Scott Cook and the Long Weekends
June 5, 2011 @
Story weavers and musicians, lovers of all things magical and fun. Scott Cook’s voice is dreamy, deep and delicious.
If you listen well, lifelong traveler and musical hobo Scott Cook’s new album may remind you just how rare a commodity honesty is in today’s music scene. There’s an awful lot of talk about it, but very few songwriters really wear their hearts on their sleeve, and even fewer do it with such lyrical craftsmanship and raw feeling as you’ll hear on this record.
It has been four years and a lot of roads traveled since Scott Cook traded in his job teaching kindergarten in Taiwan for a full-time living as a musician on the road in North America. Between booking, promoting and playing over 150 dates a year, touring back and forth across the continent while living out of his van, he’s managed to release three self-produced albums: 2007’s Long Way to Wander, 2009’s This One’s on the House, and his newest “love letter to the world”, 2011’s Moonlit Rambles. This latest collection of songs shows the prairie balladeer in fine form, deepening his craft and raising the stakes. Three-part harmonies, touches of electric, acoustic and tenor guitars, accordion, fiddle, organ, dobro, and pedal steel colour the arrangements, but at the heart of things is a mellow fingerstyle groove and a plain-spoken clarity that’s rarely heard these days.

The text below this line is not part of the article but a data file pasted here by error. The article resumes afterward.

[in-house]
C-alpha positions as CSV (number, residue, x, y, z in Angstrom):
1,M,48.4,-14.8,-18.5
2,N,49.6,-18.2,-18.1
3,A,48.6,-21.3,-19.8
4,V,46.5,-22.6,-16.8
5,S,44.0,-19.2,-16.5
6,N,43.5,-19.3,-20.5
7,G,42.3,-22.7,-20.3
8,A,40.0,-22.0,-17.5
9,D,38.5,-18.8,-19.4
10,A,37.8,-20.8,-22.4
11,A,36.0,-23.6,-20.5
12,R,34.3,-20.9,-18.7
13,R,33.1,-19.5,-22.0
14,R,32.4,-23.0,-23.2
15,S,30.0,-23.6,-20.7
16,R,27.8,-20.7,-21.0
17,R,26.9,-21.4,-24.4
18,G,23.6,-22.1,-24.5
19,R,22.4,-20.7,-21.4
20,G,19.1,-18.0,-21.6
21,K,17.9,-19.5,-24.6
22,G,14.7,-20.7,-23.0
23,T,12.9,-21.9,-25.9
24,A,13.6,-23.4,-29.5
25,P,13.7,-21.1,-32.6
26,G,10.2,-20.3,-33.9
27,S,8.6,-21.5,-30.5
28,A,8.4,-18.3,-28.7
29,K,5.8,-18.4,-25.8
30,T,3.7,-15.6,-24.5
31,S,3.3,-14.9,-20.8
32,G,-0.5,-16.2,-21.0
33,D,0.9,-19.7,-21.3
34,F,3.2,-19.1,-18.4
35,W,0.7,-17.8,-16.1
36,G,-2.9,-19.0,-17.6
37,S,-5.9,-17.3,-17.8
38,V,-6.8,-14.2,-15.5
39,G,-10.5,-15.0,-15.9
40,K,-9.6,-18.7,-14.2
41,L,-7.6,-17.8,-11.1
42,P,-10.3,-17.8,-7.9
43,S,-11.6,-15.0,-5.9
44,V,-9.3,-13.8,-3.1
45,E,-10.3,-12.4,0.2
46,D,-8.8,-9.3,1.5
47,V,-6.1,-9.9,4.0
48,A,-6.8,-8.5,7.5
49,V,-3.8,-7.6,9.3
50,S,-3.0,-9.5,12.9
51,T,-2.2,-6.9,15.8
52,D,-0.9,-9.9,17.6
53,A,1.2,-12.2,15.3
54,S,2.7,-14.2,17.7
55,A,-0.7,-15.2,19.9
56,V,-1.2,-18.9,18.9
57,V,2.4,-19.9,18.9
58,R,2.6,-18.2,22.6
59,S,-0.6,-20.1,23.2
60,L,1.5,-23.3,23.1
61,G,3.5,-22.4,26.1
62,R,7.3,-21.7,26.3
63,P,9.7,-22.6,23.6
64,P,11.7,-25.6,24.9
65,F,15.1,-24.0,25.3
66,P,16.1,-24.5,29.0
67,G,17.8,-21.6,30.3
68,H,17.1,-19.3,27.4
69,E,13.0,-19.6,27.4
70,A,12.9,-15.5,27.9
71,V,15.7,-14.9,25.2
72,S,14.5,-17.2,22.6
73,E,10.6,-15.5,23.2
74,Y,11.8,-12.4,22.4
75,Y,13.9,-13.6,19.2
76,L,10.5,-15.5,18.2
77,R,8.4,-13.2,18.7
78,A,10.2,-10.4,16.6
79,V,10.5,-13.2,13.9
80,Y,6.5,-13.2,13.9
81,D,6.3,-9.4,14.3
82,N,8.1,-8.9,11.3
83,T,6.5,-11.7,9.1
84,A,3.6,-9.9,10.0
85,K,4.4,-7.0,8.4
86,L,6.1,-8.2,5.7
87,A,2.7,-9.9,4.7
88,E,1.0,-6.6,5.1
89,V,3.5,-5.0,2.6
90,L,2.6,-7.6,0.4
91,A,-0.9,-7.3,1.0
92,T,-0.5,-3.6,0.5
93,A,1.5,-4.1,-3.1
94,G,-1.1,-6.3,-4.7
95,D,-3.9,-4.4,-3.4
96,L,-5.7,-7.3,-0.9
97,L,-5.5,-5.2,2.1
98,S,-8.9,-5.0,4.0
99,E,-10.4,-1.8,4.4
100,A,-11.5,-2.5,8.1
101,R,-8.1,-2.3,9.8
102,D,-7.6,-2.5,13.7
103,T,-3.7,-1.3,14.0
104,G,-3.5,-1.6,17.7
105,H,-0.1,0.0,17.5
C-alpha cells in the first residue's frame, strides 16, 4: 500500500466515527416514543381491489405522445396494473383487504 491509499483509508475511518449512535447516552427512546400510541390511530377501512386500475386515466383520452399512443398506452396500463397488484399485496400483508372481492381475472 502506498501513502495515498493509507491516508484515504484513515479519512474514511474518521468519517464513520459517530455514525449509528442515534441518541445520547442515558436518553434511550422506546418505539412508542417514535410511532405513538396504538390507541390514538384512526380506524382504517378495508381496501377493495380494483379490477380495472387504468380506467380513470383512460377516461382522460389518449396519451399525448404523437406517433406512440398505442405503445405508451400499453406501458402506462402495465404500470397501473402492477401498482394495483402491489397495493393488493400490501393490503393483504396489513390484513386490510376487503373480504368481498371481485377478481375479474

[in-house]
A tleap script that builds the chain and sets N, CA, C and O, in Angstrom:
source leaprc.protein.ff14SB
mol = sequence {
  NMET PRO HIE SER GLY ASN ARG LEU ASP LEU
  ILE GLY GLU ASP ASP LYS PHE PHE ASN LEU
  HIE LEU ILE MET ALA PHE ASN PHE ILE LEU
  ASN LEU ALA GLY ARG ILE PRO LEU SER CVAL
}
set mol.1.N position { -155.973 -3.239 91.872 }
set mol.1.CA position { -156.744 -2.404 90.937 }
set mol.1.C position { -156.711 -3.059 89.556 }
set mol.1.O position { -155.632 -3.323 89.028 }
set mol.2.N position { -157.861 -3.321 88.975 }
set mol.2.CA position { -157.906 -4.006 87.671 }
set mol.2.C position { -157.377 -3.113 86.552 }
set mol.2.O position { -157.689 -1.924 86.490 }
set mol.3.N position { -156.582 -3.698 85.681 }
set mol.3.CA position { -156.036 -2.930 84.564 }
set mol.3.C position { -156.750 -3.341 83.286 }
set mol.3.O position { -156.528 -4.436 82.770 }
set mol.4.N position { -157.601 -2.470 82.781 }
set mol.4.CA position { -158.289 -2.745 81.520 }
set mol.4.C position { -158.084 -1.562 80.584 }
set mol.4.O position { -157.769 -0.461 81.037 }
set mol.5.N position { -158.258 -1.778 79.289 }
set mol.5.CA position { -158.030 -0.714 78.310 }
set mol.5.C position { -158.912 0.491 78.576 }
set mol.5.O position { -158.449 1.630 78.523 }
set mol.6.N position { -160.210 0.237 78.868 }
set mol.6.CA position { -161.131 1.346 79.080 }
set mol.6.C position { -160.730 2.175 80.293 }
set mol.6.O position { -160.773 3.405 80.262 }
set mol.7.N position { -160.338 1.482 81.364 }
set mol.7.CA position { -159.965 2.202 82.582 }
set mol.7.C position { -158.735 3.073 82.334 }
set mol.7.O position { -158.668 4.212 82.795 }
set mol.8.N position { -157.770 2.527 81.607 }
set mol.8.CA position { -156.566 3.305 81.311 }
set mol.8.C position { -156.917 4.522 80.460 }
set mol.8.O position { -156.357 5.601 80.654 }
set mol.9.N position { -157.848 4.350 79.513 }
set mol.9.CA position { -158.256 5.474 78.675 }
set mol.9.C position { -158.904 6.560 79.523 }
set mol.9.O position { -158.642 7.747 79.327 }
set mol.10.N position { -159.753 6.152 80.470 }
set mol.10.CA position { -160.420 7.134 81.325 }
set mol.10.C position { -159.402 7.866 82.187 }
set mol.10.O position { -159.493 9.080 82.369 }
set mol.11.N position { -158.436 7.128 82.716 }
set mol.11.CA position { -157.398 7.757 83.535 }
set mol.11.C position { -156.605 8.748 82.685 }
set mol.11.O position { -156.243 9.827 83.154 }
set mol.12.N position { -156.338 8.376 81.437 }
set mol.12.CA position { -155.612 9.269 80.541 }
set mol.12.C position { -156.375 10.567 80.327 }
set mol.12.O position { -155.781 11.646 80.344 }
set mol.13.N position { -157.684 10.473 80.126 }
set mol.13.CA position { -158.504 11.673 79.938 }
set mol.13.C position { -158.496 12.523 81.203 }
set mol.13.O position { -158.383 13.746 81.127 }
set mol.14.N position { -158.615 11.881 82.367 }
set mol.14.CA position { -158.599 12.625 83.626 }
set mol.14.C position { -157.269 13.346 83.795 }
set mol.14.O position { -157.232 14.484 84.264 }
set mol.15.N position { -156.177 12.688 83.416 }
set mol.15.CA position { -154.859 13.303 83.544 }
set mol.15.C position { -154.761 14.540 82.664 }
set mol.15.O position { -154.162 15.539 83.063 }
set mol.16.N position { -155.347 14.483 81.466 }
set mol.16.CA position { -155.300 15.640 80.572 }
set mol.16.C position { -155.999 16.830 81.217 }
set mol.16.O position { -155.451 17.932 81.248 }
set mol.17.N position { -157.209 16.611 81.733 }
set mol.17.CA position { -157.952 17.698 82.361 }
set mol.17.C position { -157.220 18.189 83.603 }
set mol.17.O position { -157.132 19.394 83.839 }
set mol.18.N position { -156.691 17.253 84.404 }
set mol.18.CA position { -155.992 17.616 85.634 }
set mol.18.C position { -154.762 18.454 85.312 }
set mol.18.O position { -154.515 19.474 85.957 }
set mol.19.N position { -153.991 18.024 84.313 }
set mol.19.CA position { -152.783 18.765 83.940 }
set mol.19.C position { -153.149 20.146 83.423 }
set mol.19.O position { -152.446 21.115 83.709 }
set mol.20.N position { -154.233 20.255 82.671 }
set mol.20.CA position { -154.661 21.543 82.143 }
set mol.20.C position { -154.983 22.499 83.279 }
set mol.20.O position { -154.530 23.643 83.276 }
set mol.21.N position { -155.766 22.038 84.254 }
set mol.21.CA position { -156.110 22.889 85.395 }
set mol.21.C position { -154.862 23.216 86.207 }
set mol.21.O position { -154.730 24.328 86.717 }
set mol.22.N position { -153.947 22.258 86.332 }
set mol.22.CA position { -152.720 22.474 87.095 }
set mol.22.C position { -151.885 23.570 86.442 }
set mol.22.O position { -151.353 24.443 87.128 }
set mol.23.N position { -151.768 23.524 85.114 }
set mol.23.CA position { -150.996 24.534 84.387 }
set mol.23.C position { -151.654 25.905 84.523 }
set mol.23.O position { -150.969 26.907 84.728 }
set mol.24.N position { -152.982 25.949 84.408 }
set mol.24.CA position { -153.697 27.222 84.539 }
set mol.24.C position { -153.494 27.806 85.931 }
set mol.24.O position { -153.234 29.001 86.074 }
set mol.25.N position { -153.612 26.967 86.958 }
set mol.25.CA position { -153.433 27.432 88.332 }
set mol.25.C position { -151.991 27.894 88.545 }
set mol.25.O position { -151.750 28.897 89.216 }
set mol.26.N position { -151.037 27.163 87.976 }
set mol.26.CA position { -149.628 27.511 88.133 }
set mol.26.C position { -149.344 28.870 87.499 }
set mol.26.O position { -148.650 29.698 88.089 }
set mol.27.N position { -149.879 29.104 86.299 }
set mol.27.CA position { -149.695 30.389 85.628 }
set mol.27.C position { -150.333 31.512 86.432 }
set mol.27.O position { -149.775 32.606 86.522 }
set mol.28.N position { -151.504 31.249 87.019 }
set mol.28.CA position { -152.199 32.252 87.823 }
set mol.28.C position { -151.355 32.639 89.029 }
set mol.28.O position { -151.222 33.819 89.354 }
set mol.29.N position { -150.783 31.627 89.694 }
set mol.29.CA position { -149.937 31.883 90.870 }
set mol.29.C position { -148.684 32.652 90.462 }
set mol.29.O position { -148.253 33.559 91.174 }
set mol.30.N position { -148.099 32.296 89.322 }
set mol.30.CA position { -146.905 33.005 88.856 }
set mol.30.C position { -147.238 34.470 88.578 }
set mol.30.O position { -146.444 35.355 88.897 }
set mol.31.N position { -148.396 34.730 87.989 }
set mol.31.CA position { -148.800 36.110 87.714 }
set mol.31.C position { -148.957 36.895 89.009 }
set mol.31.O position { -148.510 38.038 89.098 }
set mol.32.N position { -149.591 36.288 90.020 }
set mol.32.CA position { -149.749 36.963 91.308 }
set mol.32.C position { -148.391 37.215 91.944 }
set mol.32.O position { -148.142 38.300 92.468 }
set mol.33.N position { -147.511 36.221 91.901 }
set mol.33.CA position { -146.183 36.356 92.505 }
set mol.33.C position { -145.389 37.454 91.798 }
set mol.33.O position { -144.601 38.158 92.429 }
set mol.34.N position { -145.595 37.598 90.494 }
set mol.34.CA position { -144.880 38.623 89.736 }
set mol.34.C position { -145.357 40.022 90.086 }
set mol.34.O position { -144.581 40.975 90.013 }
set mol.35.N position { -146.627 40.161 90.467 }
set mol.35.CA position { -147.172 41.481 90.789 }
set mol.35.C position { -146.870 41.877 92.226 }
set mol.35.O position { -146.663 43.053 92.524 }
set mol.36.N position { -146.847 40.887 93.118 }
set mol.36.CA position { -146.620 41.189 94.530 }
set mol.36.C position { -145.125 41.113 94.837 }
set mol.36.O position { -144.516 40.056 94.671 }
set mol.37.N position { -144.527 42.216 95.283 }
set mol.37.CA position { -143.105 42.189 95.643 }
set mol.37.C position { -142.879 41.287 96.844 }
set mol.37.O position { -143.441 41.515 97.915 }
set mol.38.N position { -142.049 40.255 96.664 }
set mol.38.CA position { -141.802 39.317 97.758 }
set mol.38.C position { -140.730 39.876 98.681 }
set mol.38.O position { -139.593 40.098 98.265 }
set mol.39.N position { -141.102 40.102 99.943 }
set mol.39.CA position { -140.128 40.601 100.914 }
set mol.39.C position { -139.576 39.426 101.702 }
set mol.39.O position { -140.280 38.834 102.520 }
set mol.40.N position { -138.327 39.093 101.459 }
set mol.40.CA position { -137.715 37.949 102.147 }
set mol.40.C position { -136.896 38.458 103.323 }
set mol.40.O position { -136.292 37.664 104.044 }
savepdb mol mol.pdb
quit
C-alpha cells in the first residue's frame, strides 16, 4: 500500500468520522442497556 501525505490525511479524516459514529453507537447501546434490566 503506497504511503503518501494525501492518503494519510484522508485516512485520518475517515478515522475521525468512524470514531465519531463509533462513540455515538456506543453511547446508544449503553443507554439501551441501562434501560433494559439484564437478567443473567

“Scott Cook has a way with words and melodies that inspires foot taps and head nods… This One’s On the House finds the songwriter telling stories of the miles he’s travelled and the people he’s known, and it’s a compelling epic – one that is fitting for a man who sees himself as a hobo wandering the world with eyes wide open. Cook taps into the same sort of spirit that so many ramblers in the past have, and he inspires just like the most famous hobos of yesteryear, his friendly demeanor and enthusiasm for life on the move catching, fueling a desire to pack a bag and head out looking for some of the things that Cook’s seen in his travels. ★★★★” -Eden Munro, Vue Weekly